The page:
Monday, October 31, 2011

“Quickly! Into the air, zombie bird man!”

And at last its time to close out October the same way it was begun. With Boris Karloff. In 1967, the good folks at Rankin/Bass released into theaters a feature-length monster movie done in the same animation style as Rudolph the Red-Nosed Reindeer. Except instead of annually overplayed Christmas joy, it was a swingin’ celebration of misanthropic movie monster madness. Its Mad Monster Party?

Its simple really. Dr. Baron von Frankenstein is getting on in years and wants to retire from the whole “Mad Science” business. So he decides to throw a party for all of his friends/relatives at which he will name his successor. Among the invitees is an unassuming pharmacy clerk who’s a long-lost nephew, and the intended heir. The monsters involved then try to scheme and backstab their way into getting this guy out of the way.

Baron Boris von Frankenstein: Boris Karloff! Dr. Frankenstein lives on a Bond Villain’s island and has developed what is essentially anti-matter that can blow up ANY matter it touches. So yeah, that whole “law of conservation of mass” thing? Irrelevant now. And he’s actually one of the nicer characters. The model he voices looks a little like his Frankenstein’s Monster around the forehead.

Felix Flankin: Allen Swift voices Frankenstein’s nebbish nephew who works in a pharmacy and has a catastrophic case of allergies. Nearsighted and generally oblivious to the nature of the monsters.

Francesca: Gale Garnett voices the Doctor’s mind-bogglingly proportioned (essentially Christina Hendricks) assistant with a sultry voice. She wants to inherit Frankenstein’s fortune, and can scheme with the best of them.

The Monster/“Fang”: He’s mute and strong, and a henpecked husband.

The Monster’s Mate: Phyllis Diller voices the Monster’s bride if instead of a bird-like, screaming woman, it was Phyllis Diller and the two settled down.

Dracula: Allen Swift (Allen Swift pretty much voices everybody else in the movie, so I’ll leave it off to save time) voices Dracula…oddly. I can’t quite place the accent, but its not Bela Lugosi-like. The design kind of makes me think of Sid Caesar, which…is random.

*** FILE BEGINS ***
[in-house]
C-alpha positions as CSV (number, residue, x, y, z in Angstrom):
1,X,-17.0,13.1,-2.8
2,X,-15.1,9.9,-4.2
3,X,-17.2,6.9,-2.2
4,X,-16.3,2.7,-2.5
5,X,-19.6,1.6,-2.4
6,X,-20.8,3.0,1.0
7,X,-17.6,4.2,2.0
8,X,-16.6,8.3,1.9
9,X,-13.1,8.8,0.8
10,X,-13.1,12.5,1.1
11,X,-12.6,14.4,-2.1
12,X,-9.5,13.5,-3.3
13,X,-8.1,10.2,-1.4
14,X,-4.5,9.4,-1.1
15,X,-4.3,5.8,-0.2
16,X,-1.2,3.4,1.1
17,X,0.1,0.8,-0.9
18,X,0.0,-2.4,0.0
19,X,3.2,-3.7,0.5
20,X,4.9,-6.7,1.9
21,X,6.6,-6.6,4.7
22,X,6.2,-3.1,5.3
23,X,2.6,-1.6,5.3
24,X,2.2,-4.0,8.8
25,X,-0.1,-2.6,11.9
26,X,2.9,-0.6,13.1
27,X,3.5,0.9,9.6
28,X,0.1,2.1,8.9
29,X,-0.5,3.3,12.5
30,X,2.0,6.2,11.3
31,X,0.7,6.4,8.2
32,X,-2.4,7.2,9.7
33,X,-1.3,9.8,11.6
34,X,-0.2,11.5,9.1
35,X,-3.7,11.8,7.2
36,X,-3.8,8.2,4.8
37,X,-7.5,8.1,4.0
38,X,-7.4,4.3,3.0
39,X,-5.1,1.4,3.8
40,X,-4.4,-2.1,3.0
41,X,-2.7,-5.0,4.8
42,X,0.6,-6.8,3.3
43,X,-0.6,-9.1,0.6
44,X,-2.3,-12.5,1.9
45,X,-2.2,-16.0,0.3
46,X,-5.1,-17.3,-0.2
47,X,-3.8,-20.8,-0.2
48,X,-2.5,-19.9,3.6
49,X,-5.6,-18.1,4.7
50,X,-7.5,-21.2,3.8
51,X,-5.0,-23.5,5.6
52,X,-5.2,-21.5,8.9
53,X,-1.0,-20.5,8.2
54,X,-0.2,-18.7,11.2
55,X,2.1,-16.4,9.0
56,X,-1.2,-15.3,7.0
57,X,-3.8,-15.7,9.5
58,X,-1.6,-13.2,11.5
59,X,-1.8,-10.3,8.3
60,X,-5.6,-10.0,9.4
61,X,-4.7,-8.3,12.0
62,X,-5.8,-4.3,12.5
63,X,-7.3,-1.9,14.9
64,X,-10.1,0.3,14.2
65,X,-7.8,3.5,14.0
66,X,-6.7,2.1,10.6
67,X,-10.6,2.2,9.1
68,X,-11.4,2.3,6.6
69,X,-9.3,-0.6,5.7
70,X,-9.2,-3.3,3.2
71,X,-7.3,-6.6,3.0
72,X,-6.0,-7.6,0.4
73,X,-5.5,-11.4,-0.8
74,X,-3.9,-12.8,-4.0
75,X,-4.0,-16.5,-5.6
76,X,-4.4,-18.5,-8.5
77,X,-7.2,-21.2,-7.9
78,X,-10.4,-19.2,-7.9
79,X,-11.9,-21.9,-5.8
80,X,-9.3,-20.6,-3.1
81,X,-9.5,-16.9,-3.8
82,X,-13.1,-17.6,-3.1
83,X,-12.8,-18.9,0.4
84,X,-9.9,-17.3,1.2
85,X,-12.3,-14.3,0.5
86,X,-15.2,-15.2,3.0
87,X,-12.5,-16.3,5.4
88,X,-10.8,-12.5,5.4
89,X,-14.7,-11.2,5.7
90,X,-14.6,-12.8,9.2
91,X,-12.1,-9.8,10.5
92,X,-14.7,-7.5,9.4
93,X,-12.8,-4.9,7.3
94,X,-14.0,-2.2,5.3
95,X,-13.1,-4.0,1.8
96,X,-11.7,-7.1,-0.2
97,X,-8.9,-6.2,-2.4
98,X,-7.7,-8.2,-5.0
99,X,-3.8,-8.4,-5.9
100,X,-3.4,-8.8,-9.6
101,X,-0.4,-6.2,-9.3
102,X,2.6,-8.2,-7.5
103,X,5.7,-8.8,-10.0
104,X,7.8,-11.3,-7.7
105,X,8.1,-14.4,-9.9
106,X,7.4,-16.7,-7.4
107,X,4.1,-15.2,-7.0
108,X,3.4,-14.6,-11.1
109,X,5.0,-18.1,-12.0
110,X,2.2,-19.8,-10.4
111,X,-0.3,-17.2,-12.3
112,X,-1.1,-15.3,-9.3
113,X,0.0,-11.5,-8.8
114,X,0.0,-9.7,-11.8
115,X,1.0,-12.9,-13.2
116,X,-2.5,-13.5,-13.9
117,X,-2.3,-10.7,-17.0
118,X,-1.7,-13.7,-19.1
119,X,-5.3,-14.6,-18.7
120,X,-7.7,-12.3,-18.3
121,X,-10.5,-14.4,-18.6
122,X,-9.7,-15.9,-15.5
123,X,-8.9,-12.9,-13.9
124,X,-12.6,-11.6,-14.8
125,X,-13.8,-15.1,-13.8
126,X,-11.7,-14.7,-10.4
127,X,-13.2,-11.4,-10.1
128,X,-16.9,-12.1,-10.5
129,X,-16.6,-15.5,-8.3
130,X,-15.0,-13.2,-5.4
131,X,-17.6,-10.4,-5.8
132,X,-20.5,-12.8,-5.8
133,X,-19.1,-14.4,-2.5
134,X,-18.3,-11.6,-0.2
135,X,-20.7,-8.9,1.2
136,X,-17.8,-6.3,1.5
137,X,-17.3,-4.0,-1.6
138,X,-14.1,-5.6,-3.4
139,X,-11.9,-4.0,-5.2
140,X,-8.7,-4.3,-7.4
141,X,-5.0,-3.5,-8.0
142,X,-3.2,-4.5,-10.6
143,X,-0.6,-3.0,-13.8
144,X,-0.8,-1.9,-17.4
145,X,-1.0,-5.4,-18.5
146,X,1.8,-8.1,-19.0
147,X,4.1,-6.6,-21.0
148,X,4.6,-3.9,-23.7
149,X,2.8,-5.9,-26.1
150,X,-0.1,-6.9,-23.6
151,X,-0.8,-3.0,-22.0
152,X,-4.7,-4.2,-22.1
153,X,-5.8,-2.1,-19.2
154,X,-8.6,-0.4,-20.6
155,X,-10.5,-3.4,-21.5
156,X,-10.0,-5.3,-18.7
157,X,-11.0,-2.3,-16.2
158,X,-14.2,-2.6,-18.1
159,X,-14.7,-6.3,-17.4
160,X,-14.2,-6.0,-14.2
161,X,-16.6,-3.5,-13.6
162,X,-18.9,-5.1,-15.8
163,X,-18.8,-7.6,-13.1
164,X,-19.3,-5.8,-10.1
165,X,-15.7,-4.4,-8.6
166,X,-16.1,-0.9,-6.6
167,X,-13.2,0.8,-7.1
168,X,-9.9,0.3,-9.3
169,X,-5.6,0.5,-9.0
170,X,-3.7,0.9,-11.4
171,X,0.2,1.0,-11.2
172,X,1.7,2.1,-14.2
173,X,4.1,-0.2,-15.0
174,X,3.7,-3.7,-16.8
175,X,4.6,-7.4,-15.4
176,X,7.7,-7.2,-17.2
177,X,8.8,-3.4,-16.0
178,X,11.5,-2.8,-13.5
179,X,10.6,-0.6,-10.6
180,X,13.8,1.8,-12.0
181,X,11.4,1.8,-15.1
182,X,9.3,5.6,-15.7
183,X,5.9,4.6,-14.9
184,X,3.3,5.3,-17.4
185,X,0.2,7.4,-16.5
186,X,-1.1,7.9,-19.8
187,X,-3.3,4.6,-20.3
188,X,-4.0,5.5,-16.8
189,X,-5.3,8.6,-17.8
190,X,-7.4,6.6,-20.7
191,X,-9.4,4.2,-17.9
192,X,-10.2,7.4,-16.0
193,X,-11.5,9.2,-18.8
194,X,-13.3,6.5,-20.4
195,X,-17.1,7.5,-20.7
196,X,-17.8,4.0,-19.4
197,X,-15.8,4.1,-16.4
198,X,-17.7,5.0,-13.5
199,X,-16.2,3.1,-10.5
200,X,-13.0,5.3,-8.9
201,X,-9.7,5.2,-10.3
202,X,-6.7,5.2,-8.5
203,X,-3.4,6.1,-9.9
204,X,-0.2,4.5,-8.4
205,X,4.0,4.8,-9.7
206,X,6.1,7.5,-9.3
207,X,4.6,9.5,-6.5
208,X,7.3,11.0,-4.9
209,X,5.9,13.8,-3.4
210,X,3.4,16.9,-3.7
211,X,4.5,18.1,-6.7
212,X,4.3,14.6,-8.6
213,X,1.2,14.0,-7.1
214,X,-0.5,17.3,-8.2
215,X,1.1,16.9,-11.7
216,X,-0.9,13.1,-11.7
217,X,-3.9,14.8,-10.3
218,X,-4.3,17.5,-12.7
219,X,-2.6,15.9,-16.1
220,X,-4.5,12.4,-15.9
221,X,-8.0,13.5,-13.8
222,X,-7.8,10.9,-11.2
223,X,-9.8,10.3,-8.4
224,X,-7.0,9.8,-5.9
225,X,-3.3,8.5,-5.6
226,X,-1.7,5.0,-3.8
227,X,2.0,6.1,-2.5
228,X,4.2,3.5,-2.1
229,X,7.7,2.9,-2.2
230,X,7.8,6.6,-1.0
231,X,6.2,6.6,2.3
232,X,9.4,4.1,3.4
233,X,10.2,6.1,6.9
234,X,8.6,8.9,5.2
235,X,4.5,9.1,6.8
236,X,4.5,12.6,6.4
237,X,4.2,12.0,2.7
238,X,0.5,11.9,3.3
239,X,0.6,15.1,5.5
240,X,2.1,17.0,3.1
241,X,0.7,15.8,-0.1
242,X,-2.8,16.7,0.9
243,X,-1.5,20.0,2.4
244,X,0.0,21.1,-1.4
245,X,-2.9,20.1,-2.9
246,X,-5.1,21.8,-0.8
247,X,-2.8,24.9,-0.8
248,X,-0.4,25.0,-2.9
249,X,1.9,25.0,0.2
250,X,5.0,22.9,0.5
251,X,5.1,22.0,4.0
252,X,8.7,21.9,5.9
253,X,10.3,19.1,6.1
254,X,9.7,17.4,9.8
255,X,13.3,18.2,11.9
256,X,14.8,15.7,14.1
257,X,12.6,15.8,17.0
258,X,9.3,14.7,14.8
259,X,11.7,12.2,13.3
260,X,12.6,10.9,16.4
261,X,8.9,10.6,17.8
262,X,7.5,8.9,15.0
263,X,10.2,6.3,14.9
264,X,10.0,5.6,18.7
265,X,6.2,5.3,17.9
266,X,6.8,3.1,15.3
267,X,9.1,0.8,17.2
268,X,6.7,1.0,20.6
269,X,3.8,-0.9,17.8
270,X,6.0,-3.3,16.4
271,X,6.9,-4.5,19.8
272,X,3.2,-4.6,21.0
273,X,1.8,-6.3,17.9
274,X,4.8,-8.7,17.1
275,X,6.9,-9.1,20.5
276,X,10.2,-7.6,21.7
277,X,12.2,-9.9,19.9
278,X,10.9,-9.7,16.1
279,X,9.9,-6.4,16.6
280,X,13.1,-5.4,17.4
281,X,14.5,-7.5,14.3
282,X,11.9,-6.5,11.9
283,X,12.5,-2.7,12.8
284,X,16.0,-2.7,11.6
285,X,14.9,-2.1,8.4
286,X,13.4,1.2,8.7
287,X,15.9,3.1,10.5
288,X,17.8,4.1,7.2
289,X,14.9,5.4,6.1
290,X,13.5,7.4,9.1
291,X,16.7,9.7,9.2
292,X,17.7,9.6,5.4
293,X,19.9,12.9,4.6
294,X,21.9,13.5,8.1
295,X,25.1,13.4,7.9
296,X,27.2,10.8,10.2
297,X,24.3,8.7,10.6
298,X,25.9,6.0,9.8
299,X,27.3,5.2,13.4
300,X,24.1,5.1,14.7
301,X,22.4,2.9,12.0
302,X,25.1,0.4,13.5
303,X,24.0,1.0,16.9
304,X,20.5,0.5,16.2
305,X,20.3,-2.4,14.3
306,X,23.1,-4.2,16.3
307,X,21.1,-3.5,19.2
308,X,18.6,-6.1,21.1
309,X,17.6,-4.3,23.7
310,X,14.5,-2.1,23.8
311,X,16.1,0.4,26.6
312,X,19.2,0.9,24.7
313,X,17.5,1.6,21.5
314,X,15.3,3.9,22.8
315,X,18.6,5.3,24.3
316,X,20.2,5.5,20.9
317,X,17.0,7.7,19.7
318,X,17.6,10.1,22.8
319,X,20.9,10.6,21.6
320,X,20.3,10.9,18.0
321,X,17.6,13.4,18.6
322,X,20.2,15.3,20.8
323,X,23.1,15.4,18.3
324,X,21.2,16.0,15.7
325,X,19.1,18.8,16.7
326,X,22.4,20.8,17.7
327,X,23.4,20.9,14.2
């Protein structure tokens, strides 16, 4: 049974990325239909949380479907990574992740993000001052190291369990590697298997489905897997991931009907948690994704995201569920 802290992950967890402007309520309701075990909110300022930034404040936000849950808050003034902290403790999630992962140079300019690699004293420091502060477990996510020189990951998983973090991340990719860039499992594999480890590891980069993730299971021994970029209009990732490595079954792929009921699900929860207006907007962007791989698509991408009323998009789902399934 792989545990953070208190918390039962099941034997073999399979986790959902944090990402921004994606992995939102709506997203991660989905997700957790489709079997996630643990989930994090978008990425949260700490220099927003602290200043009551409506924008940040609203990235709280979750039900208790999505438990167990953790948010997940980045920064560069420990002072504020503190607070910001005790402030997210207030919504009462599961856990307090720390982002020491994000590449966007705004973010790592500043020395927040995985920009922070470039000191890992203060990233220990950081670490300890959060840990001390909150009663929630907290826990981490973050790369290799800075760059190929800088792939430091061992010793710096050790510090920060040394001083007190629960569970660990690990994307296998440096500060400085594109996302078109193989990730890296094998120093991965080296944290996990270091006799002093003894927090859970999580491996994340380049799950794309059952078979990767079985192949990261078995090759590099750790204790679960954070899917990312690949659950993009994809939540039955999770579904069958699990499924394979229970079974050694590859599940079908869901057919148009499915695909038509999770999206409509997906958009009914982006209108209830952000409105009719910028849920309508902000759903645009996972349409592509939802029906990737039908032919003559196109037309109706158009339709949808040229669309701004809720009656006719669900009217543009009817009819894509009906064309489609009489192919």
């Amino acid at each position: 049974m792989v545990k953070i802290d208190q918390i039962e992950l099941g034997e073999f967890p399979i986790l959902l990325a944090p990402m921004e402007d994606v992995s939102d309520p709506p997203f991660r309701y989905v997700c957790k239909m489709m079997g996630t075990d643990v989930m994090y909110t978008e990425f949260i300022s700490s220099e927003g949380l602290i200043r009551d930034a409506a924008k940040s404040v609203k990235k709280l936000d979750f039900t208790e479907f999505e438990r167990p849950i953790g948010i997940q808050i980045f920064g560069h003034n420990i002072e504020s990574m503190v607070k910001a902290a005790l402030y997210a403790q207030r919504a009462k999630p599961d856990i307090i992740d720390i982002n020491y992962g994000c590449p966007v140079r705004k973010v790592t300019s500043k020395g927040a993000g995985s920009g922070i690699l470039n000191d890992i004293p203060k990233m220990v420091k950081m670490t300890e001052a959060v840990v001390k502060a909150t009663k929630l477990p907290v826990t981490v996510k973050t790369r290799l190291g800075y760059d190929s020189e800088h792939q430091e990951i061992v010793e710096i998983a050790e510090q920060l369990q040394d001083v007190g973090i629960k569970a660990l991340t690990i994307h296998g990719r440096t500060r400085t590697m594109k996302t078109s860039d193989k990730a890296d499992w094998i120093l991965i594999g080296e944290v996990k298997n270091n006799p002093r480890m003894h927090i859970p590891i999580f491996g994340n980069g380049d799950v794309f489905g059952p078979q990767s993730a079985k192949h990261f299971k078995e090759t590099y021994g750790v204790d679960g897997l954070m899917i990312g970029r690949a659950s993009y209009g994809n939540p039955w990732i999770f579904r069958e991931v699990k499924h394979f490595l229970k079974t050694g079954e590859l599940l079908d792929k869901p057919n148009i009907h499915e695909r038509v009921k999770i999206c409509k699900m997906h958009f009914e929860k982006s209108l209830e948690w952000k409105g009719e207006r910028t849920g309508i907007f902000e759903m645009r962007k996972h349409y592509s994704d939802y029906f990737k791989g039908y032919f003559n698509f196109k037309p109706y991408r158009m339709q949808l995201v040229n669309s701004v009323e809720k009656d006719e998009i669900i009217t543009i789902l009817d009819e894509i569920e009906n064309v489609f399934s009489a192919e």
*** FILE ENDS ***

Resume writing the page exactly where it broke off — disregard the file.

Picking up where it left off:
The Invisible Man: The Invisible Man walks around in a smoking jacket and fez and speaks like Sydney Greenstreet.

Dr. Jekyll/Mr. Hyde: Pretty much your standard Jekyll/Hyde thing, except he sure loves drinking his transformative serum out of the flask hidden in his cane.

The Mummy: Mummy’s got some sweet dance moves.

The Werewolf: He howls a lot and likes stowing aboard ships to not have to pay.

The Creature: The Gill-Man, basically. He garbles and gurgles a lot.

Quasimodo: Also mute, he and the Mummy become roomies for a while. I’d pay to see more of that. One’s a mummy, the other’s a hunchback. They fight crime.

Yetch: He’s basically a zombie version of Peter Lorre, which…is a bit odd, since he’s not playing a Lorre character. Anyway, Yetch is Frankenstein’s butler/steward/whipping boy who’s madly in love with Francesca and his limbs tend to fall off a lot.

“It”: Not referred to by his real name because of copyright reasons, “It” is the one guest Frankenstein didn’t want to invite because he always made a mess of things. A giant, hairy, ape-like mess who likes girls and tall buildings.

Directed by Jules Bass, it’s the same “Animagic” style that marks other Rankin/Bass productions. However, it’s a refreshing difference from the Christmas ones, and the art department gets to go wild with crazy designs. A lot of the designs were based on the Mad Magazine artist Jack Davis. There’s a lot of physical comedy and there’s a hell of a lot of intricate and detailed work for the sets, and the movie delivers a few things I’ve never seen before, like a squadron of zombies flying biplanes.